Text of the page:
Many archaeologists believe that Native Americans migrated from Japan to the Americas 15,000 years ago based on similarities in stone tools. The idea is that the “Jomon” people of Japan moved along the Pacific ocean rim until reaching the Bering land bridge to reach North America.
As popular as this theory is, new research undermines the idea of Native Americans originating in Japan. The research claims that genetics and skeletal anatomy don’t support a human migration from Japan to the Americas. “We found that the human biology simply doesn’t match up with the archaeological theory,” said study lead author Professor Richard Scott, an expert on human teeth. “We do not dispute the idea that ancient Native Americans arrived via the Northwest Pacific coast – only the theory that they originated with the Jomon people in Japan.”
Professor Scott’s analysis of teeth from the Jomon people in Japan found only seven percent linked to non-arctic Native Americans. Just as damning for the theory, genetics didn’t support it either.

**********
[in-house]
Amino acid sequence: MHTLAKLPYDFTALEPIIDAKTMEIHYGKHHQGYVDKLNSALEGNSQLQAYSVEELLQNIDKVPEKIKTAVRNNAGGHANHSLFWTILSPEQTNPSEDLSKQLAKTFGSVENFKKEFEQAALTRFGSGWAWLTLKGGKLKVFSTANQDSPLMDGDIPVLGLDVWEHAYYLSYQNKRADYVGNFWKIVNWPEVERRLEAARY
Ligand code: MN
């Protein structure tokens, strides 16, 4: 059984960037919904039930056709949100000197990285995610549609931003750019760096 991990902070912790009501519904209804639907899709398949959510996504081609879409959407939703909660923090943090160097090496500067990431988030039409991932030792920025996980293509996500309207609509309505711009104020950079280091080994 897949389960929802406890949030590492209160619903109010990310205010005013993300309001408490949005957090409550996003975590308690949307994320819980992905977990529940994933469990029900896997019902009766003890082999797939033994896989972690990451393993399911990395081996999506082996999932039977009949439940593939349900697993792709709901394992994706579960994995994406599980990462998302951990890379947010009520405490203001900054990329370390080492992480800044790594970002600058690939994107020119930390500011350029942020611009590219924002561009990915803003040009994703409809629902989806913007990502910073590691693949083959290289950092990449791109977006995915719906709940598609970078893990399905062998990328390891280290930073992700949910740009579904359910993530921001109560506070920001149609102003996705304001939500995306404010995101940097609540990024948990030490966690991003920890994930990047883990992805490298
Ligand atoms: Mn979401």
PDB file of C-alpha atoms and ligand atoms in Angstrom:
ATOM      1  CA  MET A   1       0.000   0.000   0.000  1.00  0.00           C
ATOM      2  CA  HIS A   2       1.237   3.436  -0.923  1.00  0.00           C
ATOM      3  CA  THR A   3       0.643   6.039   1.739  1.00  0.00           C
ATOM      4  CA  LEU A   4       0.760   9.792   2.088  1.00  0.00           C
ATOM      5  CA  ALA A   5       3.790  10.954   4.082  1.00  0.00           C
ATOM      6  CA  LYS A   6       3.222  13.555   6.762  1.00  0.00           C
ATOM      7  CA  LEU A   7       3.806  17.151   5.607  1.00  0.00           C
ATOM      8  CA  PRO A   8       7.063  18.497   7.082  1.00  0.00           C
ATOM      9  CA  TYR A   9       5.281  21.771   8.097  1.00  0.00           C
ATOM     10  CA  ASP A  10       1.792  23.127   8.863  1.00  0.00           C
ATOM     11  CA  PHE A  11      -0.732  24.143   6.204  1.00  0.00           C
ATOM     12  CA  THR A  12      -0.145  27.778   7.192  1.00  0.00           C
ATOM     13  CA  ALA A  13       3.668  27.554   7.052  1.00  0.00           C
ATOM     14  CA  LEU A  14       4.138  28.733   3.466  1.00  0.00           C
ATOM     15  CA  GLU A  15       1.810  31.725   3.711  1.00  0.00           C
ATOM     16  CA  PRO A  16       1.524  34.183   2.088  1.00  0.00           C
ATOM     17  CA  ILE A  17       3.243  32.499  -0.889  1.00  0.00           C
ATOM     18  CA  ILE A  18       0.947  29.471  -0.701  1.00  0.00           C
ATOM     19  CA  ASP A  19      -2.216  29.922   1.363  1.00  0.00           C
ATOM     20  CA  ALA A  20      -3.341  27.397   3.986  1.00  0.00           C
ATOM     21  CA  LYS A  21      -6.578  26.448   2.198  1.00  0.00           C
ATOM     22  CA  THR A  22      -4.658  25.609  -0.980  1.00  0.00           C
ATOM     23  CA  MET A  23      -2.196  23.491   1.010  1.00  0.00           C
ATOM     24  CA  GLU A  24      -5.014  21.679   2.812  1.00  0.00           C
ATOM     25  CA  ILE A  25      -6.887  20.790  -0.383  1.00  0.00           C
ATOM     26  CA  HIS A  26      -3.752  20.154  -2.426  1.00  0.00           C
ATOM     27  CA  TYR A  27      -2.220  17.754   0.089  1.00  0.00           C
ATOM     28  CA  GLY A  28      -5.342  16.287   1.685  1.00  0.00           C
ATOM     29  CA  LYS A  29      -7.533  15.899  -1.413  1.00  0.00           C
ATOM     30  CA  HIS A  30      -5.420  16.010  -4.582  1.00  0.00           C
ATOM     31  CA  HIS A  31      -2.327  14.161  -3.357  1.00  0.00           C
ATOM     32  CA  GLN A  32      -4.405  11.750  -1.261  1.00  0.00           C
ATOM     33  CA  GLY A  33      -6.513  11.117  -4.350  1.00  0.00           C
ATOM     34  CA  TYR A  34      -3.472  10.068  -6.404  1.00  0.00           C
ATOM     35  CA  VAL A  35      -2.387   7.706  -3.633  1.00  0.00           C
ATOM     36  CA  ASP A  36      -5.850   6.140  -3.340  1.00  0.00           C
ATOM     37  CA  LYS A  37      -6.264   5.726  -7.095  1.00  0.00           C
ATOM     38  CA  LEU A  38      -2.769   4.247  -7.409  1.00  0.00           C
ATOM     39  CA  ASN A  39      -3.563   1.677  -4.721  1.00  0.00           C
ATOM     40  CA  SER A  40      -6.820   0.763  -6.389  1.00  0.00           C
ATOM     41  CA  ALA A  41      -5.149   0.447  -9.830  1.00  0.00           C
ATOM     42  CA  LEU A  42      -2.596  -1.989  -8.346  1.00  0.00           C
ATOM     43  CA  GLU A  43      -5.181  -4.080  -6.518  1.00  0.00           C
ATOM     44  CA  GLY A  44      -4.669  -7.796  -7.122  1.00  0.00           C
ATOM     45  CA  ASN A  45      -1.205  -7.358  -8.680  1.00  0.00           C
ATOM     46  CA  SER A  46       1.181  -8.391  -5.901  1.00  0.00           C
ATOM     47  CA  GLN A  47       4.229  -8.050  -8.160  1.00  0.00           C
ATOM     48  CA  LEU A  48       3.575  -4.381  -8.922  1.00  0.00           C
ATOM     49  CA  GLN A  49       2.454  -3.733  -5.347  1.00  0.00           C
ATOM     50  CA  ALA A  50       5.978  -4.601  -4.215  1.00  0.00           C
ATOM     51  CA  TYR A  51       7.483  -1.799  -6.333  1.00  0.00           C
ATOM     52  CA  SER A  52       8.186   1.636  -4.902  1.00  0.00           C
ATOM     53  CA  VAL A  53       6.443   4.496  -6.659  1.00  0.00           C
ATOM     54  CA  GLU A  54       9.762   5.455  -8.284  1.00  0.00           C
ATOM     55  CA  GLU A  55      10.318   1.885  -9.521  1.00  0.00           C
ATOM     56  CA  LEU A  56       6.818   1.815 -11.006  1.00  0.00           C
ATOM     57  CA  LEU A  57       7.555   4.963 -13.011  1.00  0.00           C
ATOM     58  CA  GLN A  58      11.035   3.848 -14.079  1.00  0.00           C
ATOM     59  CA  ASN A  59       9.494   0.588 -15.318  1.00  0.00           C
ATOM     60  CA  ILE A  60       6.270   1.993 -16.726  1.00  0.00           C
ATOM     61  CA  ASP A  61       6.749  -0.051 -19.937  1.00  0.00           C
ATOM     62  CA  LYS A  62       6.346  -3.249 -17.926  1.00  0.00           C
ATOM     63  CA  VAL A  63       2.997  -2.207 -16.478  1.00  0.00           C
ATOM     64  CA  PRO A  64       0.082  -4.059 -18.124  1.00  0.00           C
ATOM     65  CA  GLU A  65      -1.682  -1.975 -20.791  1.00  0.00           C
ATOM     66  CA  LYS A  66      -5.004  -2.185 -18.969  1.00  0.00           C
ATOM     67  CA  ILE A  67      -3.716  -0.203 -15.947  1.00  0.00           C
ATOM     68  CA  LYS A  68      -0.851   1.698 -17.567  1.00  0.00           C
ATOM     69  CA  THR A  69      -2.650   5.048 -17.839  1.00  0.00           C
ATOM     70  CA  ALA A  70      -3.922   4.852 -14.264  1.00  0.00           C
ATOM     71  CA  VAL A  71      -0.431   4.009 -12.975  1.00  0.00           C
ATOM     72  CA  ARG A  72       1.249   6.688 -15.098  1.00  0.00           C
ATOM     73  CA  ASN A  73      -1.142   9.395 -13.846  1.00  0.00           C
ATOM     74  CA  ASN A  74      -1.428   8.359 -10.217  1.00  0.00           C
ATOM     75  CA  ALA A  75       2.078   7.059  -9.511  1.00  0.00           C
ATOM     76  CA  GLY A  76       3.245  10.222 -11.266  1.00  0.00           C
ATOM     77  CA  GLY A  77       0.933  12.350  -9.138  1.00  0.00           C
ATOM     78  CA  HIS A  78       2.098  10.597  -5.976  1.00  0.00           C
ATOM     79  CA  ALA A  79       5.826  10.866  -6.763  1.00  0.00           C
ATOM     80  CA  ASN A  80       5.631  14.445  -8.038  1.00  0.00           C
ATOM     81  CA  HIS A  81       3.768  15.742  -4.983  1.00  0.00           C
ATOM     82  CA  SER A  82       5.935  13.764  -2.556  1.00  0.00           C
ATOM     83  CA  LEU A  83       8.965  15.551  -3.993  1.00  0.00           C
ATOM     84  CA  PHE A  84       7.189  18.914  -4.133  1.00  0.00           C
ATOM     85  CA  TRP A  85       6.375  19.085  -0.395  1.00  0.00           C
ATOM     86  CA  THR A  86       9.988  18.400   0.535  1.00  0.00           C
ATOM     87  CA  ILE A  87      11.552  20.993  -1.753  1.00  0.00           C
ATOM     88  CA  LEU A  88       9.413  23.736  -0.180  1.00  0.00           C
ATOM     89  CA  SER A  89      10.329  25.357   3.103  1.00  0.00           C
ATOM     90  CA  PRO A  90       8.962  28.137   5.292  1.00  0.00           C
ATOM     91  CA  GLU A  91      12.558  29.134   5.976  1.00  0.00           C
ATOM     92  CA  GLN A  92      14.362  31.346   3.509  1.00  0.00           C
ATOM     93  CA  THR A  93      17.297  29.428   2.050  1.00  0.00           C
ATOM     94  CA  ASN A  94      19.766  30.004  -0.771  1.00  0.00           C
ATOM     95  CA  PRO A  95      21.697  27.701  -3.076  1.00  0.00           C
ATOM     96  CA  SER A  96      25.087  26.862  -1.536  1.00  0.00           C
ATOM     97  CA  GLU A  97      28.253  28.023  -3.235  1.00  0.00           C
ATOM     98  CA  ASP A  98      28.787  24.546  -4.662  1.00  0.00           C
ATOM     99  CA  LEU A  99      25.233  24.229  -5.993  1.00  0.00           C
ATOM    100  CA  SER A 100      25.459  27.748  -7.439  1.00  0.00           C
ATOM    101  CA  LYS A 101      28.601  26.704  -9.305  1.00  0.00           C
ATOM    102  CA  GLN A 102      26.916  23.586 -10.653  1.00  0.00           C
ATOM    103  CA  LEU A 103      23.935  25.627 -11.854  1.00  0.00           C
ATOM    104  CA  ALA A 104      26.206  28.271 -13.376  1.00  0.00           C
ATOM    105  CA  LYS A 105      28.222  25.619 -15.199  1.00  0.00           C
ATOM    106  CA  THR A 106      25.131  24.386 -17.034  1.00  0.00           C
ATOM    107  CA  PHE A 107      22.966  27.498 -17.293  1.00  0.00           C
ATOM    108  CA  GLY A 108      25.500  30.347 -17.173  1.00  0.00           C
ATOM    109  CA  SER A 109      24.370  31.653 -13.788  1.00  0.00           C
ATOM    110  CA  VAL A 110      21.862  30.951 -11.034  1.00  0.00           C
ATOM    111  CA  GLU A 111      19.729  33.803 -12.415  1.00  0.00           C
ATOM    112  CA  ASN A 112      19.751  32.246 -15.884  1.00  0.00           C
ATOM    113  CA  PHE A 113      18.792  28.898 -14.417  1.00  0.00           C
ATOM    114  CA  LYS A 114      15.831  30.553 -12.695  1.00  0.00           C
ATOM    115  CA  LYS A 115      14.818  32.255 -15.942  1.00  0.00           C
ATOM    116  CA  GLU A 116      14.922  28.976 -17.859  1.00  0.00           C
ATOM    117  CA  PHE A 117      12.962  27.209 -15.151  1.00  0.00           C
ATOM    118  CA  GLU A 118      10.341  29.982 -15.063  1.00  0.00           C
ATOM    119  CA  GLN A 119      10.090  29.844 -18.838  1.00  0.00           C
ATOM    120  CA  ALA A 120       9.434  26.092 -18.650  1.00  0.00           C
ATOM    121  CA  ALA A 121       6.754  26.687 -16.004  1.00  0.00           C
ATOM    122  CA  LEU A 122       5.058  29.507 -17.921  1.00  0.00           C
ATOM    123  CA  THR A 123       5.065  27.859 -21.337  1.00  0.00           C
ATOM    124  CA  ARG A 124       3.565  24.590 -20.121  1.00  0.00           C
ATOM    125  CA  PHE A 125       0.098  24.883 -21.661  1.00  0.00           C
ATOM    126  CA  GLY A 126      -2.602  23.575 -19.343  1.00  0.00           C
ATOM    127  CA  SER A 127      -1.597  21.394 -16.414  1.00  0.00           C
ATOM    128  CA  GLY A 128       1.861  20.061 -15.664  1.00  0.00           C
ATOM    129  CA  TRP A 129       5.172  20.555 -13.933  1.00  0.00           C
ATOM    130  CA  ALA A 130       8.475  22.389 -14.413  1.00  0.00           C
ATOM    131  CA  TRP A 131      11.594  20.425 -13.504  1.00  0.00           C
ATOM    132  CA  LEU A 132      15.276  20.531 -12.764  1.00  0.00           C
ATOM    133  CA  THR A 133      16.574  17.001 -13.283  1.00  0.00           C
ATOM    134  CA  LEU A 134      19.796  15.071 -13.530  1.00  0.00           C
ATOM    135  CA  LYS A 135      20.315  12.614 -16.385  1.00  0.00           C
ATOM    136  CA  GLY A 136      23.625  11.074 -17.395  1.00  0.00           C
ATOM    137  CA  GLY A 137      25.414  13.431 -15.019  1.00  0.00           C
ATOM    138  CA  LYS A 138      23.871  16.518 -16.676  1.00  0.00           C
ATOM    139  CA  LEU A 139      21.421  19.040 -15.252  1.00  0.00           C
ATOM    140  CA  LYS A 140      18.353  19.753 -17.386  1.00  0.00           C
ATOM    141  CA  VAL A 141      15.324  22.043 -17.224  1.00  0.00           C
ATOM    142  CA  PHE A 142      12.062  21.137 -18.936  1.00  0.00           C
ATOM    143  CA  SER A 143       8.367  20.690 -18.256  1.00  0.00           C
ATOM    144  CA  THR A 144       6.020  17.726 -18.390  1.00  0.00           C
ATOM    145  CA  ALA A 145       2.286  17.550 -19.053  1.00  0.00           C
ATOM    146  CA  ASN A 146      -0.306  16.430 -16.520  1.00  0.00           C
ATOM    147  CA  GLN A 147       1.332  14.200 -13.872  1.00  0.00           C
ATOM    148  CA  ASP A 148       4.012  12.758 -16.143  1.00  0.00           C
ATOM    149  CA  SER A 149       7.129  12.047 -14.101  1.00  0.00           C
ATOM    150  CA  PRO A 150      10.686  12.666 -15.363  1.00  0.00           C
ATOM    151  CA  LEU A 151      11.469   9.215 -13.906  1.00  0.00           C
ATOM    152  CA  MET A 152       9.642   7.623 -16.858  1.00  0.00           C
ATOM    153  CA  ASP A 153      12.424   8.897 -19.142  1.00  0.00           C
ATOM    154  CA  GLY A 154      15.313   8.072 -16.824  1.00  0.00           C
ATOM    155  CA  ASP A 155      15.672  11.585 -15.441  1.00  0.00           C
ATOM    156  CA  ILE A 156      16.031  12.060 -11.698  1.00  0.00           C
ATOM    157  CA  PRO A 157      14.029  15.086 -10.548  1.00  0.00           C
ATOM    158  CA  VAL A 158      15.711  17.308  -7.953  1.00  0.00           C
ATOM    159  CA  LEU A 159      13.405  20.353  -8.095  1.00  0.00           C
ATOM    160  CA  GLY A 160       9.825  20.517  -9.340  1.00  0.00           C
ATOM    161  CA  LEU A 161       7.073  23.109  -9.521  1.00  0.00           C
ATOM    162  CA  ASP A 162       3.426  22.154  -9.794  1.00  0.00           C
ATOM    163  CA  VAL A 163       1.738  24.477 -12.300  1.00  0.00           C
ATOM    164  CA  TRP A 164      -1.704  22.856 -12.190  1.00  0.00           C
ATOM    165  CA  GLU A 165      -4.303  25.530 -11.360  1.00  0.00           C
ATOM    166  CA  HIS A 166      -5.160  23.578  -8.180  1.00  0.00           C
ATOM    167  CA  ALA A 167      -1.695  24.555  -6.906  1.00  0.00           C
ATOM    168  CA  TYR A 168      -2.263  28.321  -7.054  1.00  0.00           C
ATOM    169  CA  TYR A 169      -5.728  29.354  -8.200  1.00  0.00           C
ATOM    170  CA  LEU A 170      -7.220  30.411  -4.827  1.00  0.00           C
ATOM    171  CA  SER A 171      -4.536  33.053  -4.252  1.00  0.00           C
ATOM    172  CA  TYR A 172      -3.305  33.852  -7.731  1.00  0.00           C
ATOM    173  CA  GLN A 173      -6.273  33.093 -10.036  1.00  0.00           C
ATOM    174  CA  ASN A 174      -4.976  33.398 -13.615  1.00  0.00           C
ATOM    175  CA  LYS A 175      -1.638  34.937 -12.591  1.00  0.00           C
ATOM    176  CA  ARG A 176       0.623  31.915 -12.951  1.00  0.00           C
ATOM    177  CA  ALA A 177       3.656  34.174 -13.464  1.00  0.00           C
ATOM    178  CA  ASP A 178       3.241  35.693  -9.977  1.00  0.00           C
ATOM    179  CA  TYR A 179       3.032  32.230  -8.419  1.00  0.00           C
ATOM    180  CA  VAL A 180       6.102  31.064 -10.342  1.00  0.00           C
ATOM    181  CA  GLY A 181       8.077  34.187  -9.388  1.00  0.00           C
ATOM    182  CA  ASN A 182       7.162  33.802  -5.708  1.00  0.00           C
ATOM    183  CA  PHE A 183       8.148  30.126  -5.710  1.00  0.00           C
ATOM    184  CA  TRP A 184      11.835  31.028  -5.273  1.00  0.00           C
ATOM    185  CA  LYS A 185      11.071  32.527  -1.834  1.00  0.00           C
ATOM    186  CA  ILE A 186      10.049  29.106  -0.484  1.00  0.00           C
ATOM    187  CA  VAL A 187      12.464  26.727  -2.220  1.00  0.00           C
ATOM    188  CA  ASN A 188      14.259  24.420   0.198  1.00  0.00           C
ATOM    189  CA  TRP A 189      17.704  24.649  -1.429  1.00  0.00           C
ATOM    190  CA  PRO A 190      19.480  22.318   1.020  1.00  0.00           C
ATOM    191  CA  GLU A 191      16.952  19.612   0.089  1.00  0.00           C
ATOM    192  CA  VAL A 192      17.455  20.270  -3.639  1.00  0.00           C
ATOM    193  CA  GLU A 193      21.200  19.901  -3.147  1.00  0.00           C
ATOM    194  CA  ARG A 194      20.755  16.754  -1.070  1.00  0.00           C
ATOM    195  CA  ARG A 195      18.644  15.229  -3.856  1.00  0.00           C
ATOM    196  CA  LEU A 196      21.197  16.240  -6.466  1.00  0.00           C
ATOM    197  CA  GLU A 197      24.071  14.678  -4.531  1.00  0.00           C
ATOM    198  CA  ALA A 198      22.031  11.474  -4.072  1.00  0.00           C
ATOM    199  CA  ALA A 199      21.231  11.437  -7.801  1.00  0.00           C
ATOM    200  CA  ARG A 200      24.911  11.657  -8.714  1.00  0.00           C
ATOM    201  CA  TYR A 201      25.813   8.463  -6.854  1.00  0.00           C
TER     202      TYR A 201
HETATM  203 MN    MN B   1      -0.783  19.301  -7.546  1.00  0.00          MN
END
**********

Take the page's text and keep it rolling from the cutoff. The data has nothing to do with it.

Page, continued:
“This is particularly clear in the distribution of maternal and paternal lineages, which do not overlap between the early Jomon and American populations,” said study co-author and human geneticist Dennis O’Rourke. “Plus, recent studies of ancient DNA from Asia reveal that the two peoples split from a common ancestor at a much earlier time,”
Altogether, the genetic and archaeological evidence paints a picture of Native American origin from Siberia.
“These people (the Jomon) who lived in Japan 15,000 years ago are an unlikely source for Indigenous Americans,” said Professor Scott. “Neither the skeletal biology or the genetics indicate a connection between Japan and the America. The most likely source of the Native American population appears to be Siberia.”
Archaeology continues to be complicated and more evidence may emerge to challenge this new discovery. But until then, we have a new small piece of the puzzle of our species.
The study is published in the journal PaleoAmerica.